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SUPER puts emphasis on education to confront substance use

The Office of Substance Use Programs, Education & Resources is focusing on helping students make healthy choices.

The office that leads the university’s educational approach to reducing high-risk alcohol and other drug use among students has a new name and programs.

The Office of Substance Use Programs, Education & Resources (SUPER) has replaced the former Office of Alcohol Policy and Education. SUPER is expanding its focus beyond just alcohol and emphasizing its educational role, while the Dean of Students Office elevates policy awareness.

“Given these changes, we thought it was a good time to rebrand the office and lean into our core educational and prevention-based mission,” said Ralph J. Castro, Associate Dean of Students and Director of SUPER. 

Peer educators

SUPER’s new programs include PEERs Educators. PEERs stands for Prevent, Educate, Empower and Refer. About 25 students have completed the training for this joint venture between the SUPER and SHARE (Sexual Harassment/Assault Response & Education Title IX Office) offices, and are now conducting workshops on alcohol use and sexual citizenship. 

Continuing SUPER initiatives include the popular 5-SURE on Foot program. About 25 student workers are trained in bystander intervention skills to help head off unsafe behavior. They set up a table in high-traffic party areas on weekend nights and offer snacks, water, and safe walks home.

“I love my job,” said Lea Wenting Rysavy, Class of ’22, who is co-director of 5-SURE on Foot and a member of the PEERs Educator program. “I joined because I care about having my classmates be healthy and safe on campus, and I think that alcohol education and intervention is a really important way to do that.”

“The emphasis is on peer interactions and building trust in the community,” Rysavy said. “You listen to peers a lot – more, sometimes, than to someone who is in a position of authority.”

Educational interventions

Stanford’s efforts to educate students about substance abuse begin before students arrive on campus, with online education on alcohol and drug issues for incoming students.

When a student has an alcohol or drug issue – for example, a citation by the police, a visit to the ER, or repeated incidents – they are referred to SUPER, which is part of Vaden Health Services, for intervention rather than going through a disciplinary process. 

“We assess their patterns of substance use: What happened to get them referred for services?” Castro said. “We develop a risk reduction plan that looks at how to prevent future issues from arising. It’s done in a private conversation that’s educationally focused.”

The Dean of Students Office handles support, intervention and discipline for more serious situations.

Healthy choices

Campus surveys show that alcohol remains the substance most widely used by Stanford students. 

The SUPER office distributes plastic reusable cups with embedded horizontal  lines that accurately measure 1.5 ounces of hard liquor, 5 ounces of wine or 12 ounces of beer – the standard for a single drink — plus a vertical axis  with an infinity symbol for nonalcoholic drinks or EANABs (Equally Attractive Non-Alcoholic Beverages).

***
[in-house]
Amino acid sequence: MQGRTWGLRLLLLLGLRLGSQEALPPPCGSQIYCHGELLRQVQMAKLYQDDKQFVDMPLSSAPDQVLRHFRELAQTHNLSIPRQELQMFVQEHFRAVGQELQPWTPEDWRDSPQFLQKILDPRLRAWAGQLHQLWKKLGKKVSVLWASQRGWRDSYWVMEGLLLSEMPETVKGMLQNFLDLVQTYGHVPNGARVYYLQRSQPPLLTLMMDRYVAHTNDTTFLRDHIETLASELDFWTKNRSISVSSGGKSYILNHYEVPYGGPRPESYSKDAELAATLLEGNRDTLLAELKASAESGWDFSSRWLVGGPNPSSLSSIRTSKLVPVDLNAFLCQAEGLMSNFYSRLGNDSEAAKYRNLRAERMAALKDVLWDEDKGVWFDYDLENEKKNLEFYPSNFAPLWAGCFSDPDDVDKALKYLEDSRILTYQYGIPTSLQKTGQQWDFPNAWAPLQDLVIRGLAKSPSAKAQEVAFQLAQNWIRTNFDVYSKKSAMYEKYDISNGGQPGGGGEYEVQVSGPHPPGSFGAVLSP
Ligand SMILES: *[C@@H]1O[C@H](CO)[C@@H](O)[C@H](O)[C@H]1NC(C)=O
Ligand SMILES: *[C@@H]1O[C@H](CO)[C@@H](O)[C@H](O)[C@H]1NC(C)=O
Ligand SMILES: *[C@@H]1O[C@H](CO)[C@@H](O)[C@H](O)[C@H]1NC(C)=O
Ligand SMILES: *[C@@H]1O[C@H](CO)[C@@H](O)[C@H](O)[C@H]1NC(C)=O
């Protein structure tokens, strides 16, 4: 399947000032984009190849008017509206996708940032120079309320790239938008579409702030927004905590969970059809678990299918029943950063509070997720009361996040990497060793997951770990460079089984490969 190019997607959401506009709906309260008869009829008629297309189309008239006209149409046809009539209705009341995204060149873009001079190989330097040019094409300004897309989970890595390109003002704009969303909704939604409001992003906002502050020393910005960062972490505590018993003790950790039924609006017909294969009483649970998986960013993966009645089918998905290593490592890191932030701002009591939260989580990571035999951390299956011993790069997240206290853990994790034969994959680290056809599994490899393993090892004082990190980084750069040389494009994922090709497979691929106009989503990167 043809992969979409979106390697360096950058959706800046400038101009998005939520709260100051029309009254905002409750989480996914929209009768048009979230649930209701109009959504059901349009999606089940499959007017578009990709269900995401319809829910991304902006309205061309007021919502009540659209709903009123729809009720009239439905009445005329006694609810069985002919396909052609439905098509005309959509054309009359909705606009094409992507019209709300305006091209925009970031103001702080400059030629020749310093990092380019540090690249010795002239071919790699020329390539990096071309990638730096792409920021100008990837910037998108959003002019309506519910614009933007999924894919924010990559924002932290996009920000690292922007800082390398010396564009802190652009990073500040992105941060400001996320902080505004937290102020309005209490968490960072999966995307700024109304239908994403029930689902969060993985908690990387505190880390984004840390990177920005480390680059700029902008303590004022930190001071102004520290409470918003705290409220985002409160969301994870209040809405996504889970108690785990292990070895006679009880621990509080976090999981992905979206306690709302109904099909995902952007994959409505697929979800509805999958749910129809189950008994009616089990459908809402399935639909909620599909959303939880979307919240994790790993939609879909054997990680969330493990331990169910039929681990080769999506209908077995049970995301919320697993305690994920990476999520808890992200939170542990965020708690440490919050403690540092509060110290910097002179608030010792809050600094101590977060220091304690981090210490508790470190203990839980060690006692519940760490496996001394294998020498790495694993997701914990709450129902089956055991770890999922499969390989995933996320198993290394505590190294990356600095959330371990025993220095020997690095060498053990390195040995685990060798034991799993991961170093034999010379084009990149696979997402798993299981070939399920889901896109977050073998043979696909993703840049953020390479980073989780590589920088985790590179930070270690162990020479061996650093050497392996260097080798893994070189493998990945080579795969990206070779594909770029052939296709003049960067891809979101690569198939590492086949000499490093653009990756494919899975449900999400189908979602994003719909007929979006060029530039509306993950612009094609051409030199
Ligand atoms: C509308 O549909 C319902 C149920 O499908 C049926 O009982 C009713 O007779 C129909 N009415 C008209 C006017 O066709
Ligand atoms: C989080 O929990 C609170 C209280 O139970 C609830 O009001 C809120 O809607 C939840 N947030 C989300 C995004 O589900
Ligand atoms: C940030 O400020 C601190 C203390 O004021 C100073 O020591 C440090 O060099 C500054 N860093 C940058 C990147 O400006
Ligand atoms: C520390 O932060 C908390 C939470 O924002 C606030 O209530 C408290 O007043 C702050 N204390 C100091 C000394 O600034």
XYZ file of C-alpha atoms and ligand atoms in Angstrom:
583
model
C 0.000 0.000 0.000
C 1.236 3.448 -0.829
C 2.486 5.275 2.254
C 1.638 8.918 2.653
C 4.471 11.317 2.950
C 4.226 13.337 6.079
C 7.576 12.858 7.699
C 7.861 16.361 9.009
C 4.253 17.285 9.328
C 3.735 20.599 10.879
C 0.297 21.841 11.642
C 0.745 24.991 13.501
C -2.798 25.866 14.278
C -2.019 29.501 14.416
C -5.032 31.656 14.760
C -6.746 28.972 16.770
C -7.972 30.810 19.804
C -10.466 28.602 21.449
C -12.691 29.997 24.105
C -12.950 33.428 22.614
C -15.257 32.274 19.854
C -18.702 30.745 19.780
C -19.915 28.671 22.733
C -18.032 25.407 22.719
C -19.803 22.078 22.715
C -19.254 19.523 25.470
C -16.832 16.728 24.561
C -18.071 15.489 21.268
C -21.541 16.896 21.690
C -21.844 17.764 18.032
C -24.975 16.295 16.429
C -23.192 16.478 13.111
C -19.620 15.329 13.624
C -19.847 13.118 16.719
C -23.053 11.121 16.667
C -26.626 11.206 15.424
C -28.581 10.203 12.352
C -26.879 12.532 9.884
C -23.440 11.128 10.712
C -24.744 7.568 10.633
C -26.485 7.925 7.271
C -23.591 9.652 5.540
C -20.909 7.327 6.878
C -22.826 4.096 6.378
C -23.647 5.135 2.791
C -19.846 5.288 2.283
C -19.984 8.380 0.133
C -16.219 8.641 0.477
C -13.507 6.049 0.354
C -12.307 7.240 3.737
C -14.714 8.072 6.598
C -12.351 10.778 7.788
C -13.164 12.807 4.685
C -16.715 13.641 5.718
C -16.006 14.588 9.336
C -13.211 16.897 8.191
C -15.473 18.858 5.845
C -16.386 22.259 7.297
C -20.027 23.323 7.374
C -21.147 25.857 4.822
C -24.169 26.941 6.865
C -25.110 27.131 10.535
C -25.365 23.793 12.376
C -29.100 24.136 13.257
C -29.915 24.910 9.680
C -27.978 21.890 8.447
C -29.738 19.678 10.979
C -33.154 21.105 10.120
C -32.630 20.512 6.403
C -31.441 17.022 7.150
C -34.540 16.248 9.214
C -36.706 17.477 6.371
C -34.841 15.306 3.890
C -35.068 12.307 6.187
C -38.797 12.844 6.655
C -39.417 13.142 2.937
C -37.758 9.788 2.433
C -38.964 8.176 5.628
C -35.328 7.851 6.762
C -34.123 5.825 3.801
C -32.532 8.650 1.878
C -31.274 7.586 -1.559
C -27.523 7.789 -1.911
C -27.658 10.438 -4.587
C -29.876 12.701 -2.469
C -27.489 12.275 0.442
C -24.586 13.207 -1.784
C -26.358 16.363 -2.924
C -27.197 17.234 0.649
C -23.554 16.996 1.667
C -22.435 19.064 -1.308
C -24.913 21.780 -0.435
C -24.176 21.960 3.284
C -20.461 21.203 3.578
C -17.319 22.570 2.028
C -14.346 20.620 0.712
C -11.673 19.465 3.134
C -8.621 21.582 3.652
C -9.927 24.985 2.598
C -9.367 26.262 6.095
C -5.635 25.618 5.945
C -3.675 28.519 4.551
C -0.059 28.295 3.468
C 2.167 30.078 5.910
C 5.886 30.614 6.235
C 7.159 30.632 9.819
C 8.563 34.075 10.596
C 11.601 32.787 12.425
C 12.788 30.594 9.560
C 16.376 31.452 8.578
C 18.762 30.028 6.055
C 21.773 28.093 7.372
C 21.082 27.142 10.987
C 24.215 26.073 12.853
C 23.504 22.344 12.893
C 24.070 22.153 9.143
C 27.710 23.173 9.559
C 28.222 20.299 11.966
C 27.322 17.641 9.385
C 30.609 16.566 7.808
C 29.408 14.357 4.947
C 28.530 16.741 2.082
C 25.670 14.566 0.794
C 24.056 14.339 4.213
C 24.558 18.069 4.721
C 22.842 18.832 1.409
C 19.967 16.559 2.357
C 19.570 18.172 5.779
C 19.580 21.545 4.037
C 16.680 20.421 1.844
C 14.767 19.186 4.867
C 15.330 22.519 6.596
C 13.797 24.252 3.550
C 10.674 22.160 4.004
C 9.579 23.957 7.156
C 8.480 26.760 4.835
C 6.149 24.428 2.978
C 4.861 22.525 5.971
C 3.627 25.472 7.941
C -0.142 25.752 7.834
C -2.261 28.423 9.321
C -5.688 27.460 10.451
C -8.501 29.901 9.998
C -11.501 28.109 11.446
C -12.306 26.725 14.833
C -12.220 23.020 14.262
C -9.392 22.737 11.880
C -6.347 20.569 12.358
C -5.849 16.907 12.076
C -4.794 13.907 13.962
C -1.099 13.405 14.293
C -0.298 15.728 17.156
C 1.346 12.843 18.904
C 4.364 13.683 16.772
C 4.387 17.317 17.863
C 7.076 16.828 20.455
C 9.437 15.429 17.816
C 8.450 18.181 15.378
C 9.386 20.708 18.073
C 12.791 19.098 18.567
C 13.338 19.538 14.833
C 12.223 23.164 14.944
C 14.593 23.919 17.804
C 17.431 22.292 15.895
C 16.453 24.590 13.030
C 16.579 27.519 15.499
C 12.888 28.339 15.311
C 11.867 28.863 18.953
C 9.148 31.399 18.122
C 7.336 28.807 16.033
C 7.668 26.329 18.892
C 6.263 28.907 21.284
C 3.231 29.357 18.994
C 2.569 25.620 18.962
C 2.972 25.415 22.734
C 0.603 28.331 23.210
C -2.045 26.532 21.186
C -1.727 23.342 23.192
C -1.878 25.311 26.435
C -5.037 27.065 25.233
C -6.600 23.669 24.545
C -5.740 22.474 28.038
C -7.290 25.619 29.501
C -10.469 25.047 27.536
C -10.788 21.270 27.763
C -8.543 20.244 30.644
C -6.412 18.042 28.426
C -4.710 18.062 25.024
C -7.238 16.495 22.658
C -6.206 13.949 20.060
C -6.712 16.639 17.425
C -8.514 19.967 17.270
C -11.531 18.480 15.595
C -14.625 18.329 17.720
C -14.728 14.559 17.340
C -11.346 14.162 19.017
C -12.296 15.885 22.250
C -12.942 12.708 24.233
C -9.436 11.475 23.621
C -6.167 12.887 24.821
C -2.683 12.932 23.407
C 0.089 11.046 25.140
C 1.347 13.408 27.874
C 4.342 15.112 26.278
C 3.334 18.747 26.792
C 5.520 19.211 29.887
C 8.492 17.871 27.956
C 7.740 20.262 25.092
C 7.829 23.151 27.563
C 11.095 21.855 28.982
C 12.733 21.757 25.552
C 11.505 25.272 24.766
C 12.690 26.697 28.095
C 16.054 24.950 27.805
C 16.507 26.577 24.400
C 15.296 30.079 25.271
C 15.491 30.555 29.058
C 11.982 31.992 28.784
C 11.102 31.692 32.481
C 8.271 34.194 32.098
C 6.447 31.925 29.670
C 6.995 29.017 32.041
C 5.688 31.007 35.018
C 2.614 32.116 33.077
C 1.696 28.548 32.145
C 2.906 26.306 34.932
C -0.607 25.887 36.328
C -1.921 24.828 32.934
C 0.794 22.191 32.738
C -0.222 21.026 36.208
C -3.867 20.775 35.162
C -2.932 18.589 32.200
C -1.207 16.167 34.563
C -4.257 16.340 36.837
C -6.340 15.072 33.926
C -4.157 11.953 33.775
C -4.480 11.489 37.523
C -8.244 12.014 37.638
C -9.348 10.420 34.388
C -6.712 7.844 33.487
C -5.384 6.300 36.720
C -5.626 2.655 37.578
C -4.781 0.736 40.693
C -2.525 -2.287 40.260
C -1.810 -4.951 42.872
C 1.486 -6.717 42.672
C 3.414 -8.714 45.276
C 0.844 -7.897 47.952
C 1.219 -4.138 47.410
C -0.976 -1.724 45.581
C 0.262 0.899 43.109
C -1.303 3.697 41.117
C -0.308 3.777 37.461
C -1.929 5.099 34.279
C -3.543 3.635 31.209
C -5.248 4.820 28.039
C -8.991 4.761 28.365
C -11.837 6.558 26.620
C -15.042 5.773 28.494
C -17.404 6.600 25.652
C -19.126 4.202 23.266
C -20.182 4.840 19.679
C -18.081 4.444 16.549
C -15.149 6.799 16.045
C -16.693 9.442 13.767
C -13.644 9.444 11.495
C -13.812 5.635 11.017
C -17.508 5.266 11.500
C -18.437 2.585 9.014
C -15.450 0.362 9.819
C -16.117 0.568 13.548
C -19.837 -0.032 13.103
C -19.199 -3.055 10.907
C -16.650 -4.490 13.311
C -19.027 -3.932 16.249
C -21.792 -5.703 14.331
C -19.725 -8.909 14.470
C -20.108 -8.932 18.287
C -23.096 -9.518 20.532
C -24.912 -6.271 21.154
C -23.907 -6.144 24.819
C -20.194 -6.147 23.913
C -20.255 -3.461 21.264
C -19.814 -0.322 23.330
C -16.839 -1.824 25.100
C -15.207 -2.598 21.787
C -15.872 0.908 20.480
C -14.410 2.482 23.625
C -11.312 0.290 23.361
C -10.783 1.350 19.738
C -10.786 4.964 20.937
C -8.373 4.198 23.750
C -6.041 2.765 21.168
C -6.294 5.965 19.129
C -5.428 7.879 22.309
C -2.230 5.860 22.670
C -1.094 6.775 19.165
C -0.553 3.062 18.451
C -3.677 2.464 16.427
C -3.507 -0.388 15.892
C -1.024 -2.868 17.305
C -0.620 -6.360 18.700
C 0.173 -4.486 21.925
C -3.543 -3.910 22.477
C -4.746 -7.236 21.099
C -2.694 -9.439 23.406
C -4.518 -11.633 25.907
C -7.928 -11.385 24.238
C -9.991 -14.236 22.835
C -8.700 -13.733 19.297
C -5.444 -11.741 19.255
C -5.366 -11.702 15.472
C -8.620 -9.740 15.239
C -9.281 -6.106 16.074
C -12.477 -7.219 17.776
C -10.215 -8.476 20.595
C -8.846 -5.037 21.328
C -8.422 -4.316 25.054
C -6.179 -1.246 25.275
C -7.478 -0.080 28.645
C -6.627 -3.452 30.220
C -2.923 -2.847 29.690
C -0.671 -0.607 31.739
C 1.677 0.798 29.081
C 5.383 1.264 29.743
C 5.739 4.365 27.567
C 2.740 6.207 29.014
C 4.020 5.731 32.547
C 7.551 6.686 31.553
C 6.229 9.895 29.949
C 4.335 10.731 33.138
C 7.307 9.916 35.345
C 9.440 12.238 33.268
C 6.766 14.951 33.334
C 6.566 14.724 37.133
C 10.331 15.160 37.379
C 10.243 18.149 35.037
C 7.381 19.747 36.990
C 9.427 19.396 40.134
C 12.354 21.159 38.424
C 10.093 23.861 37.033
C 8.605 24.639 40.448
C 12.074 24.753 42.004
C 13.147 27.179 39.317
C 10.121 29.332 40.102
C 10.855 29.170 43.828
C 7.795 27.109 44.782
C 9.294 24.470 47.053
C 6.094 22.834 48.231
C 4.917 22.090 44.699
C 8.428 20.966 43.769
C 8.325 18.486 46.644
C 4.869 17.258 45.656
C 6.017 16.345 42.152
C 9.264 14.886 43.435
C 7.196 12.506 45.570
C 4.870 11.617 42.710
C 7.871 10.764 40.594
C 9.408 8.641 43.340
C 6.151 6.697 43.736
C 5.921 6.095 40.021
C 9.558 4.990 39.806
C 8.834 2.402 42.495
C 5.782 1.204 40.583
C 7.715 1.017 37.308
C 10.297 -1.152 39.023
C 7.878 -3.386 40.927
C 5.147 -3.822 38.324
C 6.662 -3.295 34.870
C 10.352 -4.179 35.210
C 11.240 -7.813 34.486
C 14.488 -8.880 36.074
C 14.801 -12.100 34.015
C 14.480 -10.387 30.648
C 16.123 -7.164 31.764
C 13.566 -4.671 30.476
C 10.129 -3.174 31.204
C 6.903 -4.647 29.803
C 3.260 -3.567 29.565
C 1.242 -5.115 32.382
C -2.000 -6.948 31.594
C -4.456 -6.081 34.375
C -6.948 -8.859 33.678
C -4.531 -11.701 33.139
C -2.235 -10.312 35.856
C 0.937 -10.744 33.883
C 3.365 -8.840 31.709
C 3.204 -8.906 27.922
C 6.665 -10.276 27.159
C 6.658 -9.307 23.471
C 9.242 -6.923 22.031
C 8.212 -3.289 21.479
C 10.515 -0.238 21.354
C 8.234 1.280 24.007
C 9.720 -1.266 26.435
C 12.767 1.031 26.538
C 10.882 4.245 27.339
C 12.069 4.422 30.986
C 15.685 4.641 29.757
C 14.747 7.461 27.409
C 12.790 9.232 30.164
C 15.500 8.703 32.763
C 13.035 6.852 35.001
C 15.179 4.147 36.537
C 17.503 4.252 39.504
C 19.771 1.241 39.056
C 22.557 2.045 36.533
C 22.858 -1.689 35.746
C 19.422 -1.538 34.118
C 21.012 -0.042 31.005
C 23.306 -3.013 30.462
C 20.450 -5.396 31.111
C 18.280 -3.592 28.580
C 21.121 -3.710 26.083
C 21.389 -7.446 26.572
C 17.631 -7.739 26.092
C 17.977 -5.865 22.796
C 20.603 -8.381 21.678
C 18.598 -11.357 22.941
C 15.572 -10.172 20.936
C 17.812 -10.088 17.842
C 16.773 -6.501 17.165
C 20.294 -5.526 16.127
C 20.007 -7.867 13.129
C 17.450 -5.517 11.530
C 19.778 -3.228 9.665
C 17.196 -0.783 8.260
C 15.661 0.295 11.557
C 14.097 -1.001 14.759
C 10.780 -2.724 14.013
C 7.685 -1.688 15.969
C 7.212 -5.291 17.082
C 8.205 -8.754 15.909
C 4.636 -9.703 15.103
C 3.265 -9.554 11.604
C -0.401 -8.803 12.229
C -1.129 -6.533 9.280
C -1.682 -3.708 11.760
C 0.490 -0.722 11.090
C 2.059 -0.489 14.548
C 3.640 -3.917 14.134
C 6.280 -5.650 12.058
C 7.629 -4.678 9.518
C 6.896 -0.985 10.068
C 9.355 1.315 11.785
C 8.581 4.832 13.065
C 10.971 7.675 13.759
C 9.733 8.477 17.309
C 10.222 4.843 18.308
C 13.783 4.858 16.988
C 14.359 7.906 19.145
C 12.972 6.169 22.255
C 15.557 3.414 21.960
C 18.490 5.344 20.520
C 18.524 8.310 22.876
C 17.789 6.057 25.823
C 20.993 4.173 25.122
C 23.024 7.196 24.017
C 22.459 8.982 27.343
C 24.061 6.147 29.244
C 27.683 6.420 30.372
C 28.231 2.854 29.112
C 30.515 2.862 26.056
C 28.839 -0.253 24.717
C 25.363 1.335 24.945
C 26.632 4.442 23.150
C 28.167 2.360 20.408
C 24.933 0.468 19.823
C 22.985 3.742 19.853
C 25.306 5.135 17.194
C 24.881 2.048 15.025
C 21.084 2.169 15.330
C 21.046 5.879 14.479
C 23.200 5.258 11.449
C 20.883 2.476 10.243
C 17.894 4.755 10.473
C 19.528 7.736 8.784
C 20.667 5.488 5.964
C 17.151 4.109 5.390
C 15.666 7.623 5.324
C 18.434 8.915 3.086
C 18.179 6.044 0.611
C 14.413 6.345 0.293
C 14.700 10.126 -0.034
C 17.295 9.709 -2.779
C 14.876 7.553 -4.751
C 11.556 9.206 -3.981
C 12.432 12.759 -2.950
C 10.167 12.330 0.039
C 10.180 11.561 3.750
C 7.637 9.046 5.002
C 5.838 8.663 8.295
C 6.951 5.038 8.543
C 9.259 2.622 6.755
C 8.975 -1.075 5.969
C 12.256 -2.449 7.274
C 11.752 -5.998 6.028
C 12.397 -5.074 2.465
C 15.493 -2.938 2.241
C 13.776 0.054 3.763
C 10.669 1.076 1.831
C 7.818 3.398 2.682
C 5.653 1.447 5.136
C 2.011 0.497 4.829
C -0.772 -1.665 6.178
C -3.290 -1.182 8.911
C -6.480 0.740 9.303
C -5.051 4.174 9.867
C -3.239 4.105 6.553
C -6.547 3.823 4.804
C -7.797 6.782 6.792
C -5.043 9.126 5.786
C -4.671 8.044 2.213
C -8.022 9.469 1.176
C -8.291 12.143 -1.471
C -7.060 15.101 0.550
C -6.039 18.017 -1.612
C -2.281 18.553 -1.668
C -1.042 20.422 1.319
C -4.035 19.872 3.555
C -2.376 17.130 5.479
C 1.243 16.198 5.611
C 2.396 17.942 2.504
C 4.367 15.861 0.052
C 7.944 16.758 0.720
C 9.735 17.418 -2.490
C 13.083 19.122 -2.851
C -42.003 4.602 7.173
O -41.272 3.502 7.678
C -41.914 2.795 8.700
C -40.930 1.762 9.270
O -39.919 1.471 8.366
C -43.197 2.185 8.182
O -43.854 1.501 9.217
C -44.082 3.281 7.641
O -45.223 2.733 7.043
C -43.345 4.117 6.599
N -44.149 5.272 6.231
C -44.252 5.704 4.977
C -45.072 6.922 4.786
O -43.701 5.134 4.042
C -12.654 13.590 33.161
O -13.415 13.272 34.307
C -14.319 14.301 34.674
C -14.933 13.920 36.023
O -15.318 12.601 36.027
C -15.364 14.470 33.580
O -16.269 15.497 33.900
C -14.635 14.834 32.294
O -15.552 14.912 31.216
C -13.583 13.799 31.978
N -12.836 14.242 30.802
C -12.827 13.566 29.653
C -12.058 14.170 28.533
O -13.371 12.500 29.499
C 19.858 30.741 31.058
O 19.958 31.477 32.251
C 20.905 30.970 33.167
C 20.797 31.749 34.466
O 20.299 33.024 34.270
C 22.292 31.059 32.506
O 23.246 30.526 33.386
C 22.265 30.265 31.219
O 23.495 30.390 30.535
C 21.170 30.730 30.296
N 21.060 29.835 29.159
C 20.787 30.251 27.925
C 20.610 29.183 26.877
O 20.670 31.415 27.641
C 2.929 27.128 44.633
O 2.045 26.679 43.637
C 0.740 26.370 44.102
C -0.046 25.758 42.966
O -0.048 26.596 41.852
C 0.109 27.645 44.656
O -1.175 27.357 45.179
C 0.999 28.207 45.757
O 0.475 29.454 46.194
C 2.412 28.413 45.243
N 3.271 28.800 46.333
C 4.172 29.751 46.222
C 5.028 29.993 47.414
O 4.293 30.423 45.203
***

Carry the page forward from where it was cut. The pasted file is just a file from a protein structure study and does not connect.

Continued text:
“If students overpour the line, they’re making a conscious decision to do that,” Castro said. “But students want to be healthy – they don’t want to get sick from over drinking.”

In 2016, the university changed some policies to restrict access to hard alcohol for undergraduates, including forbidding it at parties and limiting it to small containers.

“The increasing use of hard alcohol in the form of shots continues to be very troubling, particularly with first-year students,” Castro said. 

Other drugs

The second most commonly used substance is cannabis, followed by nicotine and then hallucinogens. 

SUPER is offering education on the dangers of edibles, the type of cannabis that seems to cause the most harm.

“Edibles aren’t regulated very well,” Castro said. “People overuse them and ingest too much THC, and it can lead to adverse outcomes.”

The SUPER office also supports training and education on opiate abuse. Students can sign up for training on how to use Narcan, which can reverse opiate overdoses. Once students complete the training, they can obtain Naloxone through a collaboration with Santa Clara County. 

More initiatives

Here’s an overview of resources offered by SUPER – some long-standing and some new this year.

  • 5-SURE Safe Rides. This program, named for the phone number students can call for a safe ride home (650-725-SURE), is returning after a pandemic hiatus. It employs student drivers and dispatchers to give fellow students rides for any reason, whether it’s because the riders have had too much to drink or simply that they don’t feel safe walking alone. 
  • Well House. The SUPER office provides leadership direction for the Well House, a substance-free and wellness-themed house on the Row that opened this year and helps to plan and execute substance-free events there.
  • Collegiate Recovery. The SUPER office is working to build out the Stanford Collegiate Recovery Program for students in addiction recovery, to help them gain support from one another and university resources.
  • Party Planning Education. The SUPER office oversees the guidelines for students who are hosting parties sponsored by official groups or held in public places and student residences on campus.

“We are excited to be working closely with students on these initiatives,” Castro said. “We all share the same goal of enhancing the health and safety of our community.”